SEARCH

SEARCH BY CITATION

Keywords:

  • Halodule wrightii;
  • mechanized planting;
  • restoration;
  • Shoal grass;
  • Thalassia testudinum;
  • transplanting;
  • Turtle grass

Abstract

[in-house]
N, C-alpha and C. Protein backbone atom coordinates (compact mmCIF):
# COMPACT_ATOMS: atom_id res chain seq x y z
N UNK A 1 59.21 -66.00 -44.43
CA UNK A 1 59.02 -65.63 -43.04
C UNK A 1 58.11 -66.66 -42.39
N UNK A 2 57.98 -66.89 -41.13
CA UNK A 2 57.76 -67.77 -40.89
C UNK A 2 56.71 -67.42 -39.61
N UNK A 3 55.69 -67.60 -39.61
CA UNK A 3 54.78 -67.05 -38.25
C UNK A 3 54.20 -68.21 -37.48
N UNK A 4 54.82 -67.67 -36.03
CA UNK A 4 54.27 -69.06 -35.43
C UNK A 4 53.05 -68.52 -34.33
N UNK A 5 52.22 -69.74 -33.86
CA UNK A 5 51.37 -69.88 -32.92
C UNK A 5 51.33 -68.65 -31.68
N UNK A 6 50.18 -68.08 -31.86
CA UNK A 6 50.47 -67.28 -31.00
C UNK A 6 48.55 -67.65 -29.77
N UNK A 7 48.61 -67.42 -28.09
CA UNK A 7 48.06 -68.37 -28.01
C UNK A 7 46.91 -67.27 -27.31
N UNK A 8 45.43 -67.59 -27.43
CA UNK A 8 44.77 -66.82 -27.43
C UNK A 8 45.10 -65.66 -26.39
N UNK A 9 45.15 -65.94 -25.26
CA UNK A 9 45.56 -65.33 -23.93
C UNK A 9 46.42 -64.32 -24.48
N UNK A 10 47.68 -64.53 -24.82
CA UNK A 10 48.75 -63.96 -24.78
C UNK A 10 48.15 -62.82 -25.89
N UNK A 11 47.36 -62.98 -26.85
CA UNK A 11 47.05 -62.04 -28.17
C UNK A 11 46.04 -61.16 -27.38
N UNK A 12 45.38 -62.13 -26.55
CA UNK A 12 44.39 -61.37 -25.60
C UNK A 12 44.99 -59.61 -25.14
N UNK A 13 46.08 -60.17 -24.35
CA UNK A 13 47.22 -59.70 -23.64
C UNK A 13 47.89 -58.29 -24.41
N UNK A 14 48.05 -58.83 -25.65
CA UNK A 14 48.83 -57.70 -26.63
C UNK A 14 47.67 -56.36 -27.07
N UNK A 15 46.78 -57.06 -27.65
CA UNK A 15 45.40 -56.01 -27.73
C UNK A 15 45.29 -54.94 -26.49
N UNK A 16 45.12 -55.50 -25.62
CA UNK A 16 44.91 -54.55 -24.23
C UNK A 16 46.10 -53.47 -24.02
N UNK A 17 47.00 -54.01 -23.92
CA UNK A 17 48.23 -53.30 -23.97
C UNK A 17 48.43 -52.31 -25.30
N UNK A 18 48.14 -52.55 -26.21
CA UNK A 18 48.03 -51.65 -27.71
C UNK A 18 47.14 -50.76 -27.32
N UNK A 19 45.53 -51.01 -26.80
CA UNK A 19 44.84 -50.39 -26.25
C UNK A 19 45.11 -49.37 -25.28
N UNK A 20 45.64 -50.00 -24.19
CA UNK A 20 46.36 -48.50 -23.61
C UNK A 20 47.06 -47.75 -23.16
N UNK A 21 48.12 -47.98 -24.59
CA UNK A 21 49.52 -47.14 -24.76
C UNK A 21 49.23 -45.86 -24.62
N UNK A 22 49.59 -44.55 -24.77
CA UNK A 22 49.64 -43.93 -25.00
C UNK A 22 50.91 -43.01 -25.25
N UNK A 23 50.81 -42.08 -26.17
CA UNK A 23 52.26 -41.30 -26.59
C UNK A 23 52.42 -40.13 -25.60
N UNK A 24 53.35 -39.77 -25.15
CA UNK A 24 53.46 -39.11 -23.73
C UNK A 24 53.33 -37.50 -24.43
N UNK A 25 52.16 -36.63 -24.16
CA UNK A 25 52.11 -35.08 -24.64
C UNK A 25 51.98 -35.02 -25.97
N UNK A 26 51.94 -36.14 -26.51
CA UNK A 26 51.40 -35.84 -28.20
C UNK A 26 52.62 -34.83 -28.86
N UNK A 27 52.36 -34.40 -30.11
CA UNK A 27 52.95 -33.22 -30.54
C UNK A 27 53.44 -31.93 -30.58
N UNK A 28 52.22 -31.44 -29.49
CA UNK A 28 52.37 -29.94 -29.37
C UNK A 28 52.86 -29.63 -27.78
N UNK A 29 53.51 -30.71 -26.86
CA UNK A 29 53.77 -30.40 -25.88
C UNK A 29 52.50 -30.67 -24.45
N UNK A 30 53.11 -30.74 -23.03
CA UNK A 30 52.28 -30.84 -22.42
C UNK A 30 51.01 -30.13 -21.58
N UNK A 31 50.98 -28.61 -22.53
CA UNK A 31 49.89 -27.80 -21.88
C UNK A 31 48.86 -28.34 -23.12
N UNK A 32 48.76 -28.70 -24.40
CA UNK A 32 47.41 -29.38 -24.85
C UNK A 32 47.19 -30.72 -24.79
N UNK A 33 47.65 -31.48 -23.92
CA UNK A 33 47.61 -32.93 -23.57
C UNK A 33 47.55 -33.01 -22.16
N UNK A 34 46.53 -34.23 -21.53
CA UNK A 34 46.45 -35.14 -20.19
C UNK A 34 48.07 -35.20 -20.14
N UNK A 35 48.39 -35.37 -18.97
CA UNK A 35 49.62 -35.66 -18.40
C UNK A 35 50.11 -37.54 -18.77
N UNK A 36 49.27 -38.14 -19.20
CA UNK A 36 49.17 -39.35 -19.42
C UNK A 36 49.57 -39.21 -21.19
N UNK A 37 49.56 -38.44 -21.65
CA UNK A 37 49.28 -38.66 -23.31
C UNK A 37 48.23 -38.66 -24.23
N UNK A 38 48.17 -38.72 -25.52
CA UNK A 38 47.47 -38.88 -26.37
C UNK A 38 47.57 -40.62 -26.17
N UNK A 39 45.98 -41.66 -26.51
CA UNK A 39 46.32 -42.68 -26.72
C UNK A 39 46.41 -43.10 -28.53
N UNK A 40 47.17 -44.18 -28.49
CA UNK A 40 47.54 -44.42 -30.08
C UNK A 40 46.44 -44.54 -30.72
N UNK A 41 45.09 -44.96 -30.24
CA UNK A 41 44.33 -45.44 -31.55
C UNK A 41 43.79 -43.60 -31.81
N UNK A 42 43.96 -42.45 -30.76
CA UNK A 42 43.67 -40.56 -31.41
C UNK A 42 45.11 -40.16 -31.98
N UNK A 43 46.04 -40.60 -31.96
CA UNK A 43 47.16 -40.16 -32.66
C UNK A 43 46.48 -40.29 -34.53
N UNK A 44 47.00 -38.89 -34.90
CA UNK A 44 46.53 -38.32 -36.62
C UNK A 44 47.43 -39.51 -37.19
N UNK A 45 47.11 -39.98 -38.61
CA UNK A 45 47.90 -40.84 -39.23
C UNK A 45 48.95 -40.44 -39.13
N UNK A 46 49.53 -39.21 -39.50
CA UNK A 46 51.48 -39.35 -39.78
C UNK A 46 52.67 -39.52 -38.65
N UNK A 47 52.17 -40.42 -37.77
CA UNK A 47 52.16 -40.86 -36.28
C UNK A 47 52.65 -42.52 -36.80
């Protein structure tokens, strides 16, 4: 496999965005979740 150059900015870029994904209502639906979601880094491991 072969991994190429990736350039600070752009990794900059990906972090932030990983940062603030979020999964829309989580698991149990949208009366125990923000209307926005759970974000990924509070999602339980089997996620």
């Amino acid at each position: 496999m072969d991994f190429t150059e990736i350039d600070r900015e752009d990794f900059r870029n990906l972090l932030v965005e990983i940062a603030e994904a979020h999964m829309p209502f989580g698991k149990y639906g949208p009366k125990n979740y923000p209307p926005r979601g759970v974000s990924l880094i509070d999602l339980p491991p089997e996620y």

Although planting seagrass is not technically complex, the ability to plant large areas is limited by the time-consuming nature of manual methods. Additionally, manual methods use small, spatially isolated planting units (PUs; shoot bundles or plugs/cores) that are often highly susceptible to disturbance. The likelihood for harvesting intact apical meristems may be higher with large sods compared to smaller units, thus increasing survival and expansion rates. Here, we examined the survival and expansion of large units (1.5 × 1.2 m) of seagrass transplanted using a mechanized planting boat (Giga Unit Transplant System; GUTS). Twenty-seven units of seagrass (18 Halodule wrightii and 9 Thalassia testudinum) were transplanted and monitored for survival, shoot density, and expansion. After 3 years, 74.1% of the units had survived (66.7% H. wrightii and 88.9% T. testudinum) with 12 H. wrightii units having expanded substantially beyond the bounds of the original PU, merging with adjacent units to form spatially continuous patches of seagrass. High survival rates for T. testudinum should be interpreted in light of concomitant declines in density and lack of significant expansion after 3 years. In its tested configuration, the GUTS was a viable method for transplanting H. wrightii where donor and receiver sites were in close proximity (<2 km; a current limitation of the GUTS design used here). However, based on the reduced density and lack of significant expansion of T. testudinum that has persisted 3 years post-transplant, the GUTS cannot yet be fully recommended for transplanting this species.